"Give me the number 3", he said.
"Is that the size of the needle or the thread", Peter asked?
This is a snippet of the conversation I found myself facing in the middle of the day, recounted from its original Portuguese, after a short scrimmage on the beach. The morning began as just about any other would. Breakfast with friends, then head up to the room to get all buttered up with sunscreen. The requirement of a fair complexion inherited from my Swedish-Irish heritage. Off to the beach by 12:30 for a 1:00 date with friends and a soccer ball. Connor was amped up after the game yesterday and ready to exorcise the loss with some soccer therapy. It was absolutely beautiful and the beach was busy when we met Molly and Cody there with Amy. A quick dip in the ocean was all I needed to get ready for some beach soccer with our small group of about eight. Short sided soccer is always good. Then Cody's big toe introduced itself to the web of my foot between my big toe and second toe. With force. The gash left behind looked like someone took a knife and drove it straight from the front of my foot toward the back slicing the web of my foot wide open. It was remarkably painless and alarming at the same time. I cannot even begin to explain to you how I felt at the moment. Scared. Mad at myself. Disappointed. Wanting the moment back to avoid the carelessness of the accidental situation I found myself facing.
My handle on the language here is non existent with the exception of simple pleasantries. The interchange with the life guard staff at the beach was just a lot of noise as far as I was concerned. With the help of the Chongs we got the wound bound while somebody went to get Peter Stark off the beach. I recall mentioning the faith I have in friends in one of my earlier posts. Today that faith was reaffirmed yet again. The responsibility my friends took to share this burden I was faced with now could not have been more welcome. Peter knew the chances of me getting this dealt with at all were pretty grim and with him I headed back to the Pousada to get my passport and money. I cleaned the wound out one more time. Peter consulted with Joseph and it was determined that the best course would be to go to the public hospital.
On the way to the public hospital Peter gave me fair warning to not expect the American hospital experience. "The walls will be a bit scuffed up", he said "and it'll look a bit older than you're used to". Nevertheless I was thankful for the company and a translator to see me through all this. We arrived there in the taxi. People were flowing out the doors of the Emergency room onto the sidewalk and small parking area. Not a good start from my stand point. Check in was smooth, though, and the wait was much shorter than the line would lead you to believe.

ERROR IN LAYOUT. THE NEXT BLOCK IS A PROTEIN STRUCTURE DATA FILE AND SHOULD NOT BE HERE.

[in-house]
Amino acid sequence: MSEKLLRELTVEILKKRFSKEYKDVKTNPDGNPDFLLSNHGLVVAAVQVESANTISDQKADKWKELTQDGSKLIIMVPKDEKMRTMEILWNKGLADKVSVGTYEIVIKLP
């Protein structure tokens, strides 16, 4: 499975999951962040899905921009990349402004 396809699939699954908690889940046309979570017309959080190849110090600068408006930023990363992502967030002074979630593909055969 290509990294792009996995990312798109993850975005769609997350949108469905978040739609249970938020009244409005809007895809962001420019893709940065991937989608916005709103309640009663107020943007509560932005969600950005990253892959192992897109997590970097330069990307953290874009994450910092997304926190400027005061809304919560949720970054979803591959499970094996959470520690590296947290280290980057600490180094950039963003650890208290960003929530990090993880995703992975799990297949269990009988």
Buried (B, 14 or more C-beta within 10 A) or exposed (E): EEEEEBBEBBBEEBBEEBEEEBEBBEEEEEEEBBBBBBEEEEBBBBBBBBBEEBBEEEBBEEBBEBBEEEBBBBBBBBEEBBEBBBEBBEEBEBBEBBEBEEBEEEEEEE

The doctor (as far as I was aware he was a doctor) was a middle aged guy with an even temperament wearing a wrinkled button up shirt and a swept back mop of hair. His tone was even and friendly. Peter and he had an exchange and Lucy the nurse arrived quietly. "Sutura", was all he had to say to her. Lucy was quiet and indifferent toward the gringo on her table as patients wandered in and out of the small office we occupied. Patient privacy was not of primary concern here. At least I was fully clothed. The physician answered questions for several patients while he was waiting for Lucy to finish her prep work. Patients continued coming and going. The patient traffic stopped for a bit while he was actually stitching things up. I appreciated the nice teeth comment. It was probably all too apparent that I needed a bit of humor in my day. Five stitches later Lucy escorted me down the hall for a shot of penicillin and we were on the way. It all took less than a hour from start to finish. The experience was priceless the cost of the experience was the damage to my foot. No money exchanged hands nor would it. Socialized medicine at its best. I don't know what I would think about all this if I had cancer. I might be less than enthusiastic about it then. But for stitches and some penicillin you couldn't have done better, unless you were looking for the beautiful antiseptic setting of a private hospital.
The whole experience has had a restorative effect on me. To go from a huge gash on my foot to all stitched up in less than two and a half hours while in a foreign land was amazing to me. Again, I find myself in debt to Peter for his help. He is a good friend and never gave me even the hint that I was the pain in the ass that I clearly was. I hate to be a burden on people. My wife might argue that a bit, but infringing on another person's day is just not okay. Everyone back at La Magna Rosa inquired about my well being and offered their help as well. I guess no one likes to see a man down.
Life goes on in the morning. With a bit of luck I'd like to be able to play soccer before we head home, but if not worse things have happened. Signing off from Salvador, Brazil wishing you all a quiet evening with family and friends. Know that you will always have more than you need and never have less than you want.